20 under $20 for July 2015
Monthly picks from our Quebec Critic Team
Ah yes, the end of the month. It’s the time when we pay for our excesses over the previous weeks. Well, fear not, this doesn’t mean that you still can’t drink well. Our four critics have chosen for you their favourite five under $20 wines that they have recently tasted. No cash? Still thirsty? No problem! Here is the July version of the 20 under $20.
Bill Zacharkiw’s Picks
30C? Bring it on! It’s my time for intensive gardening and home renovations. But at the end of the day, the payback is a chance to hang out on the terrace, drink some vino and think about what I’m going to slap on the BBQ.
I love the late afternoon aperitif, and recently drank a fantastic sparkling cider, the Dandy Dog from Quebec’s Entre Pierre et Terre. Dry and elegant, keep this cool to quench that thirst. If cider scares you, which it shouldn’t because Quebec is a leader in turning apples into boozy fun, Le Master from Donatien Bahaud is a Muscadet that does everything right. The 2010 vintage is on the shelves right now and if you have never had an aged Muscadet, this is your chance.
One of the best whites I have tasted this summer comes from the Bergerac region of France’s southwest. The 2014 Cuvee des Conti from Chateau Tour des Gendres takes the semillon/sauvignon blend to another level, and is killer with spring rolls!
If red is your gig, and you want a wine that you can drink on its own, as well as pair with white meats, the Costieres de Nimes from Chateau la Tour de Beraud is your wine. Keep it around 16C, and watch it disappear way too quickly. And finally, if you are going the red meat route, and want a smokey, full bodied wine for a great price, the 2008 Carinena Carona de Aragon Reserva is what you need. Rich, fresh and for $18, great complexity.
Marc Chapleau’s picks
Summer is here. Summer is here! Well at least the Quebec version where it’s lethally hot for a few days and then we almost freeze. But by the time you read this, if all goes as planned, we should collectively be basking in true summer weather. So am I just packing white wines these days? Not at all. Just chill your reds a touch more than you would normally do, which will suffice to make them a perfect elixir to beat the heat.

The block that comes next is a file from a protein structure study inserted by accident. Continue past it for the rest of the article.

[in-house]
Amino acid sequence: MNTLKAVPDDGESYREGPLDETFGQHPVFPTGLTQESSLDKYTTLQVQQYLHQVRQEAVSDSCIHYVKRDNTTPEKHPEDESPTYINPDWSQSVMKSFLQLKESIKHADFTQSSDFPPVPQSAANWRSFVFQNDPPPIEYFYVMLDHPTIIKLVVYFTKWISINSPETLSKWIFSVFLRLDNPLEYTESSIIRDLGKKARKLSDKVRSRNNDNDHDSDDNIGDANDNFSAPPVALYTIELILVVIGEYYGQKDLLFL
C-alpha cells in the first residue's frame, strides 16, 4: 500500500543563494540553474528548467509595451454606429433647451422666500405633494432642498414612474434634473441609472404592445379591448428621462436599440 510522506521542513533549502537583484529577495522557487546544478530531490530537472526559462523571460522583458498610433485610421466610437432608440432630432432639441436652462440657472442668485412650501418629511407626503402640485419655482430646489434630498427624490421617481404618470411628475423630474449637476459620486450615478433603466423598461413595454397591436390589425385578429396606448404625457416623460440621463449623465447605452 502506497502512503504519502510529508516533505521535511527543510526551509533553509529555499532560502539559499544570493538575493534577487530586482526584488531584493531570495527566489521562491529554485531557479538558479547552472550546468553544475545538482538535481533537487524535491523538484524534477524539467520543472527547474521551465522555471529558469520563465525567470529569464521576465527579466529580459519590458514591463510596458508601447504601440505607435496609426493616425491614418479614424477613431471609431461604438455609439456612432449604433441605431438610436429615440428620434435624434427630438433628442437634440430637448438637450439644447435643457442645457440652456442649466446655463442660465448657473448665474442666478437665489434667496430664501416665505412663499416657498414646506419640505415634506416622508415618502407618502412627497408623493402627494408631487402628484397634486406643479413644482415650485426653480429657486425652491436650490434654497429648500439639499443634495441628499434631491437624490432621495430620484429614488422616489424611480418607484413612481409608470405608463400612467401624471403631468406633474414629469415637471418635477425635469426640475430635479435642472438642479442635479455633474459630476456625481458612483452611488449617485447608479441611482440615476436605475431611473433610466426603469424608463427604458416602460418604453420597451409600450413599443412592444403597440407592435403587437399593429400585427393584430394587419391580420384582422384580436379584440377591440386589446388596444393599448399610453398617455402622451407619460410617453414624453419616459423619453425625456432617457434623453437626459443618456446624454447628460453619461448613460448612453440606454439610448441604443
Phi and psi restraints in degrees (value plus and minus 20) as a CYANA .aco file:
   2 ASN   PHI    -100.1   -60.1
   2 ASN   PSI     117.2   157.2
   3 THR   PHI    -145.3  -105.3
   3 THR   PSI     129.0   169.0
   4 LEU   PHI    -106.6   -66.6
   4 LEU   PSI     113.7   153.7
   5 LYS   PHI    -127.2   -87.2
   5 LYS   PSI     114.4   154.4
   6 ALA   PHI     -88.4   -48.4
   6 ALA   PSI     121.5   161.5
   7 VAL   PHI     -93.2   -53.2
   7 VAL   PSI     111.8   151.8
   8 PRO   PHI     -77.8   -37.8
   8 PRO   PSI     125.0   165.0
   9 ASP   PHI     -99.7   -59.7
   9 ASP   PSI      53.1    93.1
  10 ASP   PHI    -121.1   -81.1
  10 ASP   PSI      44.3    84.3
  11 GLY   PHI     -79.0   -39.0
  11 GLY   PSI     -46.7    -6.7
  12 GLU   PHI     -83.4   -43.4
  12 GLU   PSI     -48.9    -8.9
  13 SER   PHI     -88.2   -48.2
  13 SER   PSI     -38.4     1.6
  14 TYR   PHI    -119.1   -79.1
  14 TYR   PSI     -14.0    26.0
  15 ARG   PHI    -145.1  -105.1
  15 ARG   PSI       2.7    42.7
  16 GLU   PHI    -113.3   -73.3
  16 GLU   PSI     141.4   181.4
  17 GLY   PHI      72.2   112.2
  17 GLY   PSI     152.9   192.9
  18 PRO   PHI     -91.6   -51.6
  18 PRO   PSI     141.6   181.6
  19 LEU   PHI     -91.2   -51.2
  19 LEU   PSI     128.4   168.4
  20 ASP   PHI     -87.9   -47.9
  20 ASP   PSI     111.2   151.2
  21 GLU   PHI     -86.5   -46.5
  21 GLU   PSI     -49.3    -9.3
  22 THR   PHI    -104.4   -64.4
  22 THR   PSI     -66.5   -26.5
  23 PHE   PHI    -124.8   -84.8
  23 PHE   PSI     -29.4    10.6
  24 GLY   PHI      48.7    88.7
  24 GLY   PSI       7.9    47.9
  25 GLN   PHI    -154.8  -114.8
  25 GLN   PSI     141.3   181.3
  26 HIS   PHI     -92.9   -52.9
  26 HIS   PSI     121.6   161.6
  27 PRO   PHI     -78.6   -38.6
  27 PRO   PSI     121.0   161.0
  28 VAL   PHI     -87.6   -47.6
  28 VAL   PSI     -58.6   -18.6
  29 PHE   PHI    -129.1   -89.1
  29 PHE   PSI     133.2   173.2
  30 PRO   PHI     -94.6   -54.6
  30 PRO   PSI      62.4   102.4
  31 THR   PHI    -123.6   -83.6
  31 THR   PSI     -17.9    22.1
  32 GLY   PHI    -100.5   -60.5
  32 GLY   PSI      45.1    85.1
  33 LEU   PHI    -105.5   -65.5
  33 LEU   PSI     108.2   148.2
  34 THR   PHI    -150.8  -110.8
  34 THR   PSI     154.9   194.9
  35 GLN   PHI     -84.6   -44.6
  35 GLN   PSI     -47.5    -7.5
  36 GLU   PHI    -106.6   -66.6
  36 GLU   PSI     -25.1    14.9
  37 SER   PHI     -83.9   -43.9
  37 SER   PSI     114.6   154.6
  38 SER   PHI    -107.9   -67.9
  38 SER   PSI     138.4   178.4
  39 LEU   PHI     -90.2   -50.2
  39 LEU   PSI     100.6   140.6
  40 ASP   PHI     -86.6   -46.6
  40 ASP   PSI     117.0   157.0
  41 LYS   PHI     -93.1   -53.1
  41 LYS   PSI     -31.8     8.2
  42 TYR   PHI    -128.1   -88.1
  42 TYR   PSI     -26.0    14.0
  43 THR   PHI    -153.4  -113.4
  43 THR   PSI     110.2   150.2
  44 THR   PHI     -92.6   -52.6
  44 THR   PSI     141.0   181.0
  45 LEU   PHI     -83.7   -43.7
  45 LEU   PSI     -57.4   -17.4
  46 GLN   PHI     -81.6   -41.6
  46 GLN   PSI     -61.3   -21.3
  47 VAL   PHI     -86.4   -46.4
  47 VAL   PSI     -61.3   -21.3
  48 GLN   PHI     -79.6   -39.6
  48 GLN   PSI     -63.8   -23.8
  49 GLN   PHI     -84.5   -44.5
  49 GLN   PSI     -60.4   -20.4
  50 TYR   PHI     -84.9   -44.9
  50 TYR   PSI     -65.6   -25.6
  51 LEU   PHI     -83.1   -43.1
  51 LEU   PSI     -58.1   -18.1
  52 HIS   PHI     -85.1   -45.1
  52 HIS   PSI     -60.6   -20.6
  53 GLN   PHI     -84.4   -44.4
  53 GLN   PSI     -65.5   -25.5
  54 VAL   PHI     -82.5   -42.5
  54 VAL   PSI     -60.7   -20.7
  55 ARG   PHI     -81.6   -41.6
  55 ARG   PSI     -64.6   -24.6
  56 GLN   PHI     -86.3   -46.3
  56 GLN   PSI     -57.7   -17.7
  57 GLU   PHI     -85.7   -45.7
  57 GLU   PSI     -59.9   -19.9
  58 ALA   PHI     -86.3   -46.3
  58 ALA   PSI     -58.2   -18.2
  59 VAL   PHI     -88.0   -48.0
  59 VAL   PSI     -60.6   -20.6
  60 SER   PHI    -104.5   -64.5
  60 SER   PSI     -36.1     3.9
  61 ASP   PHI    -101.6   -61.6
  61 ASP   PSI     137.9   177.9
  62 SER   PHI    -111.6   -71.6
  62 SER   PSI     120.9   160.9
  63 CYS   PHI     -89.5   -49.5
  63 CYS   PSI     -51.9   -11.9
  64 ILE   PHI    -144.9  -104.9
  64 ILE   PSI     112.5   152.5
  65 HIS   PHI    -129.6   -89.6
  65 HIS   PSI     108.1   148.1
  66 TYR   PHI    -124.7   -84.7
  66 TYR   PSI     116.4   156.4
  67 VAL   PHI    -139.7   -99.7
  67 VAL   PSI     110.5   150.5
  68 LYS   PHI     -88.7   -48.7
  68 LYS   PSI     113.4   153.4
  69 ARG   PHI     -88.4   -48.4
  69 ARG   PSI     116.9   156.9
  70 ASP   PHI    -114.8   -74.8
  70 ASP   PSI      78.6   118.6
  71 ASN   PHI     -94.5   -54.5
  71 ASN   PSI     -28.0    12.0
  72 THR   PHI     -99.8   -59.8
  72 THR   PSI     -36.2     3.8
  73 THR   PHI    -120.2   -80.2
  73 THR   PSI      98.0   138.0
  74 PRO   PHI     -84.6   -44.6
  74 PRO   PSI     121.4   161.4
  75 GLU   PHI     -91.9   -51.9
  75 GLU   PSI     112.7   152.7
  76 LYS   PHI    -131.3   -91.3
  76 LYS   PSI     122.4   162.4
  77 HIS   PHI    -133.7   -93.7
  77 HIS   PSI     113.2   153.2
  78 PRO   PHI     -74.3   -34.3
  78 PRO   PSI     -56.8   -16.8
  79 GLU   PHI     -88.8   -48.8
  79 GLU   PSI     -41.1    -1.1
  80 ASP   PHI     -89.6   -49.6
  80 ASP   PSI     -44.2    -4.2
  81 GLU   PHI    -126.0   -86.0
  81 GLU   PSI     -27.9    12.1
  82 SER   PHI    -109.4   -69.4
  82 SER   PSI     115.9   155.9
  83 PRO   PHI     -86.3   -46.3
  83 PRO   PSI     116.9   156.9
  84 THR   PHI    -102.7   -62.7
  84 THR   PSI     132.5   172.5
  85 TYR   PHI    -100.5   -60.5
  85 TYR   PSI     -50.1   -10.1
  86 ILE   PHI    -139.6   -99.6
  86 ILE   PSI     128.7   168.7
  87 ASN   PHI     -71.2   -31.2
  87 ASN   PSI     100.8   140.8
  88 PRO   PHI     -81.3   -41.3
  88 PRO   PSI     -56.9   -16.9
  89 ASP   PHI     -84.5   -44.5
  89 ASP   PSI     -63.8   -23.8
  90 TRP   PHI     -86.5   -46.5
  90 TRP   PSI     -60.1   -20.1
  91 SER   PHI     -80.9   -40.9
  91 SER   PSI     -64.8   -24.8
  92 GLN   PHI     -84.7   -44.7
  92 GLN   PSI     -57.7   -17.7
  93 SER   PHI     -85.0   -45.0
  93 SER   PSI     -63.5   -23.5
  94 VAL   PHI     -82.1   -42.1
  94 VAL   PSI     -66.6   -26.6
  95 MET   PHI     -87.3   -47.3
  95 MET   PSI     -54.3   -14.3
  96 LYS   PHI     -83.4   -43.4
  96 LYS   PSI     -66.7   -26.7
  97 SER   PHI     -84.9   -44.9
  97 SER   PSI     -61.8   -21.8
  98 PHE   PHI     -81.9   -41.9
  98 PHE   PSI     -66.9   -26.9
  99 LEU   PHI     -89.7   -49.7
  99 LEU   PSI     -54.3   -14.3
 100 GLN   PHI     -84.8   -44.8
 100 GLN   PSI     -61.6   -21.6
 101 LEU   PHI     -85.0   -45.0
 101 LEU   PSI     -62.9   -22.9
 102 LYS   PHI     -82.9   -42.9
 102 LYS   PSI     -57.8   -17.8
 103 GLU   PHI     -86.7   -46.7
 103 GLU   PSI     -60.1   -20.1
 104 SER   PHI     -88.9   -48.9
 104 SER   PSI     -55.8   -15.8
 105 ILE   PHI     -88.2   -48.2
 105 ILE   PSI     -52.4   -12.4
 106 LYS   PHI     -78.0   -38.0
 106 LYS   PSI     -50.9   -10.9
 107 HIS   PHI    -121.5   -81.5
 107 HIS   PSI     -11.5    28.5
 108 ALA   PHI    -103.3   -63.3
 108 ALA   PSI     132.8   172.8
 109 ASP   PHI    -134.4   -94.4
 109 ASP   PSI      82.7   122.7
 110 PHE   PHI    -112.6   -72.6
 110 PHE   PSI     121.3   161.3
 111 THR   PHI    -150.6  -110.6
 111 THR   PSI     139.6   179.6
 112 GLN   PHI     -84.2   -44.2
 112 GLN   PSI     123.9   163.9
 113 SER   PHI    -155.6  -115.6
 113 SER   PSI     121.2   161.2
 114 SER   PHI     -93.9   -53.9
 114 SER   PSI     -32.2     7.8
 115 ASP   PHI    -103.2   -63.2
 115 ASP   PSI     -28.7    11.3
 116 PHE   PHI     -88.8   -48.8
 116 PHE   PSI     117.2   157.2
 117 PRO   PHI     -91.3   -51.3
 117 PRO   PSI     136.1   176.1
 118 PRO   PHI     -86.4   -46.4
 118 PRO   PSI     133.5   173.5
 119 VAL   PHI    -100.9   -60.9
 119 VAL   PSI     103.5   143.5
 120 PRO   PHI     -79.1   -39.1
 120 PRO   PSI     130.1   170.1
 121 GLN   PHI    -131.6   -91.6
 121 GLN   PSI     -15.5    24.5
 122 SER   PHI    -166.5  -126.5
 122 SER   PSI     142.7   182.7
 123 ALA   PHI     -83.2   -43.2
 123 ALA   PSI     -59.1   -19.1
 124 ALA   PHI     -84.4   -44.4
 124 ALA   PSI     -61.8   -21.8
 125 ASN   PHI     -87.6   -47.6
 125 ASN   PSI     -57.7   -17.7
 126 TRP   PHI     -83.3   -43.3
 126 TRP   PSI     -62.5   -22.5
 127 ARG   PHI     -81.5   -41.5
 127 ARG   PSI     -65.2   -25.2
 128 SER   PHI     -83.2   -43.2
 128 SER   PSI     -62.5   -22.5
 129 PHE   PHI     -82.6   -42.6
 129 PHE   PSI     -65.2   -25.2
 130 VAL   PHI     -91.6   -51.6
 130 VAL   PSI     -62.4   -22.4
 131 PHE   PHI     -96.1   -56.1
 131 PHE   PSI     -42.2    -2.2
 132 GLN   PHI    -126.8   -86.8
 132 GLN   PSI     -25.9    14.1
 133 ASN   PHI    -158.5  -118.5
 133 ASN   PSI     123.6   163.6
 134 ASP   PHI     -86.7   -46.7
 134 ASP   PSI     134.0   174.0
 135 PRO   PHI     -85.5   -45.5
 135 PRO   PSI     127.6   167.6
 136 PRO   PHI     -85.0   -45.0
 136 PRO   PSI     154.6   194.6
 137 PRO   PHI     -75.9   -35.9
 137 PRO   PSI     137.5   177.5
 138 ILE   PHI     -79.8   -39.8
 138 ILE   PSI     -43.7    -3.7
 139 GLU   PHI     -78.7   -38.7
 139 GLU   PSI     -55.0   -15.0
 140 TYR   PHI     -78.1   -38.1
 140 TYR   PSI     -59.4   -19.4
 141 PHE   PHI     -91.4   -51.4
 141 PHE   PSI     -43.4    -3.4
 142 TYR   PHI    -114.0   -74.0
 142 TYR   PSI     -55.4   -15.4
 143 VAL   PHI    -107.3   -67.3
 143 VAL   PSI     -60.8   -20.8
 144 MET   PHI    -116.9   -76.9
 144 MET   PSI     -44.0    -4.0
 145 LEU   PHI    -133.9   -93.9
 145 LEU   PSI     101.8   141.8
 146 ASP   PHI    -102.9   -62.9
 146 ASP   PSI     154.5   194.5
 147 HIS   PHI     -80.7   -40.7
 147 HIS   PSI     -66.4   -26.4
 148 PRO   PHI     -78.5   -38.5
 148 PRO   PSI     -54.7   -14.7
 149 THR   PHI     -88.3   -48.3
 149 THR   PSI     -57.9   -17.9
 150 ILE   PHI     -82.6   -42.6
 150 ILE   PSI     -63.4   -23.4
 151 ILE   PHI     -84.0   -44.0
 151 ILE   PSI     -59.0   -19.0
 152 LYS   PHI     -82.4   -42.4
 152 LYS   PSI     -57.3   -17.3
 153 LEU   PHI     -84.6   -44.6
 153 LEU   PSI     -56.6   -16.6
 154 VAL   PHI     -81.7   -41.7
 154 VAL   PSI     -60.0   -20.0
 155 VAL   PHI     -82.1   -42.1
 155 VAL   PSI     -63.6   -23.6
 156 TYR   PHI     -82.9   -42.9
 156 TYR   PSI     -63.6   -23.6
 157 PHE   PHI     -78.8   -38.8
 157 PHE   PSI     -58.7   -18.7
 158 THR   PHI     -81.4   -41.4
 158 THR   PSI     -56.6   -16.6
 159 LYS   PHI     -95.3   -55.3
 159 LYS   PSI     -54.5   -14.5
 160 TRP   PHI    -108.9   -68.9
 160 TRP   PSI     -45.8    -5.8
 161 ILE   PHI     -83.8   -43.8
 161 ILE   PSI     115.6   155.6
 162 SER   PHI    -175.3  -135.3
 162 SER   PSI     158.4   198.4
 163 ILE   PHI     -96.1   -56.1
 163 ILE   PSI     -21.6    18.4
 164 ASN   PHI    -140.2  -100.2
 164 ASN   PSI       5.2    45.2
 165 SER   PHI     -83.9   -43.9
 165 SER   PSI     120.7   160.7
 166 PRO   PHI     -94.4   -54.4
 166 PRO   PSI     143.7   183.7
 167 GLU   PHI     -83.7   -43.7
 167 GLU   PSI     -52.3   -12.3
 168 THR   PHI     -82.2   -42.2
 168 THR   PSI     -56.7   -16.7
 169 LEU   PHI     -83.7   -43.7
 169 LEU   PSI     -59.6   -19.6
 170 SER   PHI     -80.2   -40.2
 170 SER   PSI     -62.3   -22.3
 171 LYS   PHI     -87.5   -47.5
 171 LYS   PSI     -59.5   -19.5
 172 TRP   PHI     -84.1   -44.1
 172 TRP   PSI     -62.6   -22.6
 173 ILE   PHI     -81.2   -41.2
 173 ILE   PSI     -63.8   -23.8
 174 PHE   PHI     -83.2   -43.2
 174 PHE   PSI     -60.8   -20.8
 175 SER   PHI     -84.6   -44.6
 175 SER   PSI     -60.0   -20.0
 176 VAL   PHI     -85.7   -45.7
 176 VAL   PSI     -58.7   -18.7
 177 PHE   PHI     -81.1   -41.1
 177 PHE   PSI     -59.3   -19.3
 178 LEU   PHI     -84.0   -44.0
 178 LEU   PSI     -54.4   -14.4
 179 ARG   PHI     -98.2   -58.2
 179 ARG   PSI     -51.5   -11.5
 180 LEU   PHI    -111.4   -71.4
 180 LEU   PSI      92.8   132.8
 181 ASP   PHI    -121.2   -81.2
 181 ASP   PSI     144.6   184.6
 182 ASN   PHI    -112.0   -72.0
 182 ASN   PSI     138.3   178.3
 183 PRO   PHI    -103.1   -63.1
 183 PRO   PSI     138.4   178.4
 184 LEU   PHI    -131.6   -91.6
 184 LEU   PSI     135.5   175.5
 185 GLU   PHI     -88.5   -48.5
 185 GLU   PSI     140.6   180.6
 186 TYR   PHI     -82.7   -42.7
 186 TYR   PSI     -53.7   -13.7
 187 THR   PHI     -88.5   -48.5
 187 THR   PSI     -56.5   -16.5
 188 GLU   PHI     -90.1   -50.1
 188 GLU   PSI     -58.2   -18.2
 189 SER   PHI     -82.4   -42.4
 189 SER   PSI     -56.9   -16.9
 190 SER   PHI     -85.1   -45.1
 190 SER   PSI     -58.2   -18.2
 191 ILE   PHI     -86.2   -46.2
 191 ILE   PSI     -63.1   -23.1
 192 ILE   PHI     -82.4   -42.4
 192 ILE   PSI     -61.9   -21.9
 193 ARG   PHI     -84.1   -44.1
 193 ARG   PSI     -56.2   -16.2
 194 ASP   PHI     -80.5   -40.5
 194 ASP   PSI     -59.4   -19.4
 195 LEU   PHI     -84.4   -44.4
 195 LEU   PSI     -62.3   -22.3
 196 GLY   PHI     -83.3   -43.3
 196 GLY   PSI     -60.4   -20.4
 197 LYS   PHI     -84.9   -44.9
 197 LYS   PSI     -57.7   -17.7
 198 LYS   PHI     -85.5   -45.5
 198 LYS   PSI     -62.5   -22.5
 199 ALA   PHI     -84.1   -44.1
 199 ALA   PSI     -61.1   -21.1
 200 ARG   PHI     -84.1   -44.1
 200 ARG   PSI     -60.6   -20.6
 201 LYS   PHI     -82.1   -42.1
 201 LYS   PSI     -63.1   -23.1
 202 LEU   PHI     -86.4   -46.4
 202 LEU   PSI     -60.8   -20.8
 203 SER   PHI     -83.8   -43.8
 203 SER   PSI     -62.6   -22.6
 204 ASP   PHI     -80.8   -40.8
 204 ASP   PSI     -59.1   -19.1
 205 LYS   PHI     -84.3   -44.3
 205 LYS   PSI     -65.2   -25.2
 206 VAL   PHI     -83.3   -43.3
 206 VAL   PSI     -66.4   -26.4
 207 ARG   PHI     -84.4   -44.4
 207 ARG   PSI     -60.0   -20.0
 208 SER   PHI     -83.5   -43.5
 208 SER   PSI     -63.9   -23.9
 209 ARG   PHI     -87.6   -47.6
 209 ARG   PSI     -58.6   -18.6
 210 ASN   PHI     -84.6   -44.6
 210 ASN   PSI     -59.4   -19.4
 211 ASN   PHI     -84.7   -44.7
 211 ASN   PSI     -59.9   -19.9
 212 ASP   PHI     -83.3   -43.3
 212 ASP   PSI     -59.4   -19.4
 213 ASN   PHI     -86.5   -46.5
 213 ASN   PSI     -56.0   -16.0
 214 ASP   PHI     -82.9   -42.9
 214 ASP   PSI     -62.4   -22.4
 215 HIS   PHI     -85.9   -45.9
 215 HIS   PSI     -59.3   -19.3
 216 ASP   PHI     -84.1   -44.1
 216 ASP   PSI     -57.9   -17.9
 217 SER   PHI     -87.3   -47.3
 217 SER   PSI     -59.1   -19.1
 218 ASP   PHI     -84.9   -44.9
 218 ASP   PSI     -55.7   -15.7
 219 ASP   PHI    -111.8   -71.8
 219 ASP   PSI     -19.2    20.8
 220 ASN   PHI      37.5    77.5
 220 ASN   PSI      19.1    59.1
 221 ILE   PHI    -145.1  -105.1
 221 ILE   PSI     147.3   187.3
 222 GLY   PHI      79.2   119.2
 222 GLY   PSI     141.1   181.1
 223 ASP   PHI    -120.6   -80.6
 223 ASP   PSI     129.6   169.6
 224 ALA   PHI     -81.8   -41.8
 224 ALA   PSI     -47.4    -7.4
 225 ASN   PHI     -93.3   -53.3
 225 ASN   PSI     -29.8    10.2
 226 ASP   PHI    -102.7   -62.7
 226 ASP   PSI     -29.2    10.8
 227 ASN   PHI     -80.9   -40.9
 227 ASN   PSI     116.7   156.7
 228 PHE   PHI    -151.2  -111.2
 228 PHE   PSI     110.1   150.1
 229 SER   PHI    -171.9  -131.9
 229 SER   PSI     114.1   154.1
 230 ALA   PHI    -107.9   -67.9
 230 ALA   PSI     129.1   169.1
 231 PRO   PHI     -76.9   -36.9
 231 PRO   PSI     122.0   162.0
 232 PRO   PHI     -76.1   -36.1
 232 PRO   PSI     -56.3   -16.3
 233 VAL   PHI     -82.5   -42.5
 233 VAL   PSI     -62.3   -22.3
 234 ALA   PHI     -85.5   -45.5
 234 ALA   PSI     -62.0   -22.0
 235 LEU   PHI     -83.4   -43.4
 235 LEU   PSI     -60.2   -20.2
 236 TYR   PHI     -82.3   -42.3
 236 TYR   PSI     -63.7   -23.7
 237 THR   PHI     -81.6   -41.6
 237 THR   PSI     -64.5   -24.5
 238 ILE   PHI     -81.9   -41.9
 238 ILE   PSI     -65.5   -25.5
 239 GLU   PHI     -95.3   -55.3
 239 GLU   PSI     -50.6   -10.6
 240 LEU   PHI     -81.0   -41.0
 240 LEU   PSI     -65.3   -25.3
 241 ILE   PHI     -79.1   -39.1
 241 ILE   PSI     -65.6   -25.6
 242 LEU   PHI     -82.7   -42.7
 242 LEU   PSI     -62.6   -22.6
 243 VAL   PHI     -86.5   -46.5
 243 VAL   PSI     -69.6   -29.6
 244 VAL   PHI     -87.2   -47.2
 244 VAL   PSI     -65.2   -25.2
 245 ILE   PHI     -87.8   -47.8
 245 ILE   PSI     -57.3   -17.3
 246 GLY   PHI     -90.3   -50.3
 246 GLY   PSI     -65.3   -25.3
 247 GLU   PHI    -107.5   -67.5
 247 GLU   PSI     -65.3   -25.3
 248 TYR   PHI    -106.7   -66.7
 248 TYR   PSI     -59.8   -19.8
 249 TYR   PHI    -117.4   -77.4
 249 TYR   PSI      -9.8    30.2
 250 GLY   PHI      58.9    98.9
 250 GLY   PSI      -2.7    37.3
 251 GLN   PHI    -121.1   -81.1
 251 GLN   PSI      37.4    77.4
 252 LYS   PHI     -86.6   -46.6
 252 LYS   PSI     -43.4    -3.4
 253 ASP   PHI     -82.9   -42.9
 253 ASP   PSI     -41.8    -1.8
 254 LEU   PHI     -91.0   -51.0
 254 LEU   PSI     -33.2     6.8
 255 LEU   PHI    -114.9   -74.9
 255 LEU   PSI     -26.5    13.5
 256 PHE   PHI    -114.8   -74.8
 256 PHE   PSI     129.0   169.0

I will, however, start with two white wines. From Spain, the Gran Vina Sol 2013 from Torres, which I find is even better than the previous vintage. A chardonnay that is both ripe and tropical, but refreshing and focused. If you have a thirst for a sauvignon blanc, the Reuilly 2014 Dyckerhoff at $20, which is by definition not under $20, but I took the liberty to stretch that extra penny because it is worth it. Tasty and twitchy, just what I look for in a great sauvignon.
Now onto the reds, starting in Greece. The Rapsani 2012 Tsantali, at just over $12, is an interesting and relatively powerful mix of cherry fruit with slightly bitter herbs which reminds me of Brio Cinotto. To finish off this month’s suggestions, two more wines from Torres, the Sangre de Toro 2013 and its big brother of sorts, the Gran Sangre de Toro 2011. The first wine, easily recognizable on the shelves due to the plastic bull that hangs from the bottle, is supple and spicy, and drinks with ease. Big brother shows the spice as well, which comes no doubt from the oak barrels, but has more power, depth and a solid tannic finish.
Remy Charest takes a Walk on the White Side